Life Cycle of Bees

From the zygote stage up to attaining the adult reproductive active stage, the stages that are passed are known as the life cycle of bees. There are four stages e.g. ( a) egg (b) larva (c) pupa and (d) adult.

Egg: The queen and the king meet in the air in flying condition then when the queen collect sperms from the king and return to the comb, the king dies. The queen lays eggs in fixed egg chamber and one egg is laid in each chamber. The eggs are very small in size and some are fertilized and some are unfertilized. In the chamber the eggs are developed into larvae.

Larvae: They are small and white in colour. During this time the workers feed “Royal Jelly” to the larvae of the male and queen chamber. Royal Jelly is a very nutritious food. On the other hand, the larvae of the general chambers are fed half digested “Bee Bread” made of pollen grains and honey. The opening of the chambers is covered by wax within a few days. Within it the larvae develop into pupae. The larval stage lasts up to 4-7 days.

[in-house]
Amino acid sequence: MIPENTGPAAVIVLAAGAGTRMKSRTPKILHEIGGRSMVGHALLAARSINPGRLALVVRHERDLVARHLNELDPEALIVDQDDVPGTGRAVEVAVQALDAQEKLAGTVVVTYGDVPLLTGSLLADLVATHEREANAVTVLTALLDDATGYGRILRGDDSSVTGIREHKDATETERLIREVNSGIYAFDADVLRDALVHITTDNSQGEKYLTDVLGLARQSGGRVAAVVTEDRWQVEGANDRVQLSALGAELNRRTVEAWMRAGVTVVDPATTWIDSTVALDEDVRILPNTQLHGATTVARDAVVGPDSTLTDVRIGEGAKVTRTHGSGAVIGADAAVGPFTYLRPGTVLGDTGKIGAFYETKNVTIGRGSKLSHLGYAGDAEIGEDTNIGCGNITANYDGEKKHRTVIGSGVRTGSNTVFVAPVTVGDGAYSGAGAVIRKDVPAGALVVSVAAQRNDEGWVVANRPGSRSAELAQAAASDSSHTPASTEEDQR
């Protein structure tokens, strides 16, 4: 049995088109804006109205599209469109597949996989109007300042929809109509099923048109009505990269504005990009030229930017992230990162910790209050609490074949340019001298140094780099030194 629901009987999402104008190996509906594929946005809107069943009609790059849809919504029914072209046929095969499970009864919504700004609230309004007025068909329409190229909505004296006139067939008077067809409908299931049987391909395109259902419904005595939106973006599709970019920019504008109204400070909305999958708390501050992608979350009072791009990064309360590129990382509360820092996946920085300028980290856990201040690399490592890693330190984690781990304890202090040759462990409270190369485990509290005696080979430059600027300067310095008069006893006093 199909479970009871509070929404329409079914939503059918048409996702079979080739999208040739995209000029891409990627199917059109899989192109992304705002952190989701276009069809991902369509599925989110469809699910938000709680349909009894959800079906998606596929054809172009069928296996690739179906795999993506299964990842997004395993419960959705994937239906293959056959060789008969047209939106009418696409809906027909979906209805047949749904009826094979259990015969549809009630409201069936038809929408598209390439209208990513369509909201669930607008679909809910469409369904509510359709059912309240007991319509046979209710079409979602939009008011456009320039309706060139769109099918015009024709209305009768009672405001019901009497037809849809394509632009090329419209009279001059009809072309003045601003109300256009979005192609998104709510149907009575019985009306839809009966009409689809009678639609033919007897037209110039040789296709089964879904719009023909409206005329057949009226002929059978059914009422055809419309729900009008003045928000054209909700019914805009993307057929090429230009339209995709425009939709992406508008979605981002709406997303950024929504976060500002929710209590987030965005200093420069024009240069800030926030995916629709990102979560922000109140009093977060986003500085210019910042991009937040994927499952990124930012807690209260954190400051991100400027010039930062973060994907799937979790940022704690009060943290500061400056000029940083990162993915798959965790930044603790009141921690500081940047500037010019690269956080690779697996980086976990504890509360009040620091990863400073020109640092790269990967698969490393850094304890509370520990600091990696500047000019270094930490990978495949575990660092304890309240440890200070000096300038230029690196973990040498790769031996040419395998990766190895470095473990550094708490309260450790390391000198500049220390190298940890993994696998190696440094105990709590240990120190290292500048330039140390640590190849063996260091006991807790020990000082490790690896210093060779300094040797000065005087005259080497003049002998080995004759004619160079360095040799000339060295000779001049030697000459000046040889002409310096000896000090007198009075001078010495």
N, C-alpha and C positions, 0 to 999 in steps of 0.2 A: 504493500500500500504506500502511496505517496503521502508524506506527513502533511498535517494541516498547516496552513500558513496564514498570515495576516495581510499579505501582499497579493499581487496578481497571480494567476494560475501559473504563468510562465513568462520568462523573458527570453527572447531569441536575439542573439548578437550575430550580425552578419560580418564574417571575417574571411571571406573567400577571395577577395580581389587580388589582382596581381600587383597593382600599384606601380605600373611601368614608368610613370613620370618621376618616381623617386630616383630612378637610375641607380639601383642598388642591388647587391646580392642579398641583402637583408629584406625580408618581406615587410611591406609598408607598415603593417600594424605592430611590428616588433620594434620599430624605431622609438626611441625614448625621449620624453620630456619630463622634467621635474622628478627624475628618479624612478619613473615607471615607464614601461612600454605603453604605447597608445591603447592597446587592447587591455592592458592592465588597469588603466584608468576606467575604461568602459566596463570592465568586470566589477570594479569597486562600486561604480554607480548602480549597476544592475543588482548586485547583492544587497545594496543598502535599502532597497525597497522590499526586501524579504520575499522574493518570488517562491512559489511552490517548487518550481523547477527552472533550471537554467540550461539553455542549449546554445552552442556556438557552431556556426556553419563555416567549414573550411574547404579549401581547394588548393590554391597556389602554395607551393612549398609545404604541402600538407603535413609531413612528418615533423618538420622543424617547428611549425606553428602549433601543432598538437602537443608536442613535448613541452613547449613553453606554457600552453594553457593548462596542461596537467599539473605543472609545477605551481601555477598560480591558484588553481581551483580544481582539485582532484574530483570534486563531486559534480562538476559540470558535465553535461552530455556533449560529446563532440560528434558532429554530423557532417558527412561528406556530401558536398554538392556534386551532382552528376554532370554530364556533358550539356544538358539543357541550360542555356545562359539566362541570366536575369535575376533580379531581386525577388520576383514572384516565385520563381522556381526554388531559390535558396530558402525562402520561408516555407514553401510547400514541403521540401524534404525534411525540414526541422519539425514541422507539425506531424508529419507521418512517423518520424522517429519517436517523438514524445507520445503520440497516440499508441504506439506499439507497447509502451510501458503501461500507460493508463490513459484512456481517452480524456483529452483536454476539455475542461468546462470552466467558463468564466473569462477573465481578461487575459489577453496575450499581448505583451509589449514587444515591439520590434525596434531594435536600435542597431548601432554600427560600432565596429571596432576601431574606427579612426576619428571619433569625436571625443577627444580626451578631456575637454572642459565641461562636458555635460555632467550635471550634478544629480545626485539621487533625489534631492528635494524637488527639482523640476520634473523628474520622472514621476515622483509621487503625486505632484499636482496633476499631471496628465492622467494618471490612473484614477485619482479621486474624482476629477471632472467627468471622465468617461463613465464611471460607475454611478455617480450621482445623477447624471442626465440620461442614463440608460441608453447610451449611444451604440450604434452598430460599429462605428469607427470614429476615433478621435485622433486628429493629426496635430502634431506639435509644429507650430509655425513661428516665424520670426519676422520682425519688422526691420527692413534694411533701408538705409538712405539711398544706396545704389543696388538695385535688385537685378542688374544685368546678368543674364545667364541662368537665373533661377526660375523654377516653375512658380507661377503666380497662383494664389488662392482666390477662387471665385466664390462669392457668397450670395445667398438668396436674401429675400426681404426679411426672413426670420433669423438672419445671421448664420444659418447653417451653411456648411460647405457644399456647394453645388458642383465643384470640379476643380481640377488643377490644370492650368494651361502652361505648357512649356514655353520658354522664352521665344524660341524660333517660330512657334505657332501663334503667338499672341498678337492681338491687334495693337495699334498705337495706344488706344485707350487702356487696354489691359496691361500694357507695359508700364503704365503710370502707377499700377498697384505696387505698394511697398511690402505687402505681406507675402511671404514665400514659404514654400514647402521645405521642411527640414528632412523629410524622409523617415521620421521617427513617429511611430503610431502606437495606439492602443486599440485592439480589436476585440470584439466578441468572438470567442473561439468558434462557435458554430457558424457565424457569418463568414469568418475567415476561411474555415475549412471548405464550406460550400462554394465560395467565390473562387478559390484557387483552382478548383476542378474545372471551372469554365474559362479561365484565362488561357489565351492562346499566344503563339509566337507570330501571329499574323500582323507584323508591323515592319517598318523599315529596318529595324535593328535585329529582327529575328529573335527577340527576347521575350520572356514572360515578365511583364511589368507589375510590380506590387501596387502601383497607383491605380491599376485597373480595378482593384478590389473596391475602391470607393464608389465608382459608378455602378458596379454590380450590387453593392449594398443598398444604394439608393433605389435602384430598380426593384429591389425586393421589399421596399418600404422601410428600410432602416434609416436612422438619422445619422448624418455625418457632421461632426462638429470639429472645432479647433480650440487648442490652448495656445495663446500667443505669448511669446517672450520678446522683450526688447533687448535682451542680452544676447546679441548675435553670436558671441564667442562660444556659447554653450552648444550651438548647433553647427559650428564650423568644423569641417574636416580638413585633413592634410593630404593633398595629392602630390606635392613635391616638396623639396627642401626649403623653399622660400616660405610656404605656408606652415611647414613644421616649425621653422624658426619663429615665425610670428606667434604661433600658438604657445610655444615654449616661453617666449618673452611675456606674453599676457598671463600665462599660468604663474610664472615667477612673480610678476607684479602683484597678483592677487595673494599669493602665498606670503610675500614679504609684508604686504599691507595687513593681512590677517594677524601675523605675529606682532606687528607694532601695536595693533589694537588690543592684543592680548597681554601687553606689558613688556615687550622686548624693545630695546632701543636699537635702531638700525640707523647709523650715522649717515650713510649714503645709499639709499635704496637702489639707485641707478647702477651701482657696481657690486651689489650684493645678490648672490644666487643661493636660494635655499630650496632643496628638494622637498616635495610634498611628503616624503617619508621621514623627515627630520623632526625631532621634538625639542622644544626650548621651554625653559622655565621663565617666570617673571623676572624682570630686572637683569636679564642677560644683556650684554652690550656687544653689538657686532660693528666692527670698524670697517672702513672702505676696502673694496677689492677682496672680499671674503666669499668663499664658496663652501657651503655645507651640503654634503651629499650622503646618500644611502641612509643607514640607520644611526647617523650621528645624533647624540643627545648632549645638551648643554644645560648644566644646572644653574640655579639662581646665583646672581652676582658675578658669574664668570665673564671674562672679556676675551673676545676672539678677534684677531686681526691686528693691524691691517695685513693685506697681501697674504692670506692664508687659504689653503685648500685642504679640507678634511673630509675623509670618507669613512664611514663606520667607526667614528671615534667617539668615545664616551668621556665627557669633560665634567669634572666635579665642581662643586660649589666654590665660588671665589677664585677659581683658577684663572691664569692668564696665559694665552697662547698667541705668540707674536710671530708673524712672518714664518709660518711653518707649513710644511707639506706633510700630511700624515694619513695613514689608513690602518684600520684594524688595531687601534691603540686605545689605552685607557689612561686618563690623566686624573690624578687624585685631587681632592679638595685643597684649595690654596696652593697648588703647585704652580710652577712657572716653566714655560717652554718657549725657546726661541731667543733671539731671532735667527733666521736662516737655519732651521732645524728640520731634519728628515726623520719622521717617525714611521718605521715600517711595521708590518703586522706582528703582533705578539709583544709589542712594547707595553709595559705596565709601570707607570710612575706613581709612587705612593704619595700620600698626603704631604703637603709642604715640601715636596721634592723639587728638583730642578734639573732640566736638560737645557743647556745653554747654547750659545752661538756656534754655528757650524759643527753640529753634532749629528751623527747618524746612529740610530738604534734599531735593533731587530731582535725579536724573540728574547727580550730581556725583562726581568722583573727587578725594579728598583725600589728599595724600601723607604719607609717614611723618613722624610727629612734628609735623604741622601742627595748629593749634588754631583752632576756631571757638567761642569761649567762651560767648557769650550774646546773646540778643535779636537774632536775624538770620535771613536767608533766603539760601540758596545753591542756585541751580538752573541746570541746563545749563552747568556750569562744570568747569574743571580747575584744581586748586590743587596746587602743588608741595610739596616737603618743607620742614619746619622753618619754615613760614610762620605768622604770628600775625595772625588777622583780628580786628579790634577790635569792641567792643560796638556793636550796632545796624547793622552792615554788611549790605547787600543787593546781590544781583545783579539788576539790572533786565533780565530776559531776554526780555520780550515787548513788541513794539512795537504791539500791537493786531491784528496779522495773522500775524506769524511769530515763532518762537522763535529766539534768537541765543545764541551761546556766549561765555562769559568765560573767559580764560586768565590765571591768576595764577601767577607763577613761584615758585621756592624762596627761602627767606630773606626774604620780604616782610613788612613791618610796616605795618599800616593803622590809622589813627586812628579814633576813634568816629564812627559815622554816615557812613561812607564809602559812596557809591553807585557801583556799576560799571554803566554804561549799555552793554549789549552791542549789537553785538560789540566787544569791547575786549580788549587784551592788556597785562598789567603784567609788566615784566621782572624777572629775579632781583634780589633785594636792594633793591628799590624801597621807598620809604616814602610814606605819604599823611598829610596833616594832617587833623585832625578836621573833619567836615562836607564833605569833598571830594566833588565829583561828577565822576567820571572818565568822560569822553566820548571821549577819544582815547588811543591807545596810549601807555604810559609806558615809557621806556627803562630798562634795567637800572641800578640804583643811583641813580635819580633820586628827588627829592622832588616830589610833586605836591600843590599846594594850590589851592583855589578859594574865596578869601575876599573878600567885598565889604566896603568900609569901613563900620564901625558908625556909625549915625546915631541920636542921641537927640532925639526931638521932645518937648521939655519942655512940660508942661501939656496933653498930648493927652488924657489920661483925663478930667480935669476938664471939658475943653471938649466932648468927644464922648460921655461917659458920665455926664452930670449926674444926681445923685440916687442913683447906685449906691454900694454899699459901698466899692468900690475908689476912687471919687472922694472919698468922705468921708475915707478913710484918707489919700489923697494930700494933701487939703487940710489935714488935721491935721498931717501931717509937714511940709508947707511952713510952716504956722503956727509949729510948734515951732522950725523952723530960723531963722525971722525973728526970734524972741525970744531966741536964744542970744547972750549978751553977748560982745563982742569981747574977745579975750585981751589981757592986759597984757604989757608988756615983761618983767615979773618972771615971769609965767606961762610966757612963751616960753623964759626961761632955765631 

Pupae: A covering is formed all around the pupa, within which the pupa is developed into an adult bee, which. comes out of the chamber by cutting the cover (closed by wax). Male or king bees from unfertilized egg, and queen and numerous worker bees come from fertilized eggs: From the egg stage up to the adult, 24 days is needed for the king and 15 days for the queen.

New queen: In a comb one or more than one queen bees are born. On the lower part of the comb, the finger like elongated chamber contains fertilized eggs. which give birth to future the queen, which grows very quickly due to feeding of nutritious liquid royal jelly by the workers during the larval stage. The queen, by coming out of the chamber, flies about in the air for meeting the king. By this time, the spenns from the king is collected and stored in the sperm sac within the body of the queen. After that the queen according to her wishes whether she fertilizes her egg or not. Generally the old queen kills the pupae of the future new queen by stinging. Sometimes when the comb becomes very big or due to some reason, when a new comb is to be produced, the old queen leaves the old comb with some workers in swarms and produce new comb. This swarms of workers consists of about 25;000-30,000 bees. On the other hand in old combs, new queen and new and old workers and the king continues to live. In this way, thousands of new combs are produced in a natural way. Generally each comb contains more than 55,000 bees.